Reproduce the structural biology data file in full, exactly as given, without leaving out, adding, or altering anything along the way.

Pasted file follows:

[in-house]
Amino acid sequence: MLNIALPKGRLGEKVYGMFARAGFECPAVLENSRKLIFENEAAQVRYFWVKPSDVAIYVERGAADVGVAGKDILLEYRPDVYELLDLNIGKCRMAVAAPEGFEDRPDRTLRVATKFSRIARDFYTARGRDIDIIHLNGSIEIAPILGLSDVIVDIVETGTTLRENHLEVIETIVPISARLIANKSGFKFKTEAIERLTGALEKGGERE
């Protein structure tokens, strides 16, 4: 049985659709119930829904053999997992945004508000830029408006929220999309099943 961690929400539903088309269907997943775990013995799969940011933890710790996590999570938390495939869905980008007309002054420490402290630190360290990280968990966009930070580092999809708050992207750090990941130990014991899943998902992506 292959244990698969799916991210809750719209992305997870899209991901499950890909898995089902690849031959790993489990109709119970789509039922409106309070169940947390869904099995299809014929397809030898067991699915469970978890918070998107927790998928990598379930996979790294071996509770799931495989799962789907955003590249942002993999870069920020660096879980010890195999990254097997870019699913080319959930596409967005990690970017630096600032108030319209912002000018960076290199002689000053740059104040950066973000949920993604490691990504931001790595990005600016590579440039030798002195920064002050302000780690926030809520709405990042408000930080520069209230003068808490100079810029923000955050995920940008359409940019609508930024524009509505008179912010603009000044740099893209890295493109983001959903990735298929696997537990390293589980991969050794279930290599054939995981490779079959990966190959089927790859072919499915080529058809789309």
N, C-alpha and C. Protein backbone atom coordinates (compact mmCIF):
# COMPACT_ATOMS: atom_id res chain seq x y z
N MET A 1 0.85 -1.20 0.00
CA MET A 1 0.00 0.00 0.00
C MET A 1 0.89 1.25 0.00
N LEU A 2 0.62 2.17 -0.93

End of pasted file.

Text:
[in-house]
Amino acid sequence: MLNIALPKGRLGEKVYGMFARAGFECPAVLENSRKLIFENEAAQVRYFWVKPSDVAIYVERGAADVGVAGKDILLEYRPDVYELLDLNIGKCRMAVAAPEGFEDRPDRTLRVATKFSRIARDFYTARGRDIDIIHLNGSIEIAPILGLSDVIVDIVETGTTLRENHLEVIETIVPISARLIANKSGFKFKTEAIERLTGALEKGGERE
């Protein structure tokens, strides 16, 4: 049985659709119930829904053999997992945004508000830029408006929220999309099943 961690929400539903088309269907997943775990013995799969940011933890710790996590999570938390495939869905980008007309002054420490402290630190360290990280968990966009930070580092999809708050992207750090990941130990014991899943998902992506 292959244990698969799916991210809750719209992305997870899209991901499950890909898995089902690849031959790993489990109709119970789509039922409106309070169940947390869904099995299809014929397809030898067991699915469970978890918070998107927790998928990598379930996979790294071996509770799931495989799962789907955003590249942002993999870069920020660096879980010890195999990254097997870019699913080319959930596409967005990690970017630096600032108030319209912002000018960076290199002689000053740059104040950066973000949920993604490691990504931001790595990005600016590579440039030798002195920064002050302000780690926030809520709405990042408000930080520069209230003068808490100079810029923000955050995920940008359409940019609508930024524009509505008179912010603009000044740099893209890295493109983001959903990735298929696997537990390293589980991969050794279930290599054939995981490779079959990966190959089927790859072919499915080529058809789309």
N, C-alpha and C. Protein backbone atom coordinates (compact mmCIF):
# COMPACT_ATOMS: atom_id res chain seq x y z
N MET A 1 0.85 -1.20 0.00
CA MET A 1 0.00 0.00 0.00
C MET A 1 0.89 1.25 0.00
N LEU A 2 0.62 2.17 -0.93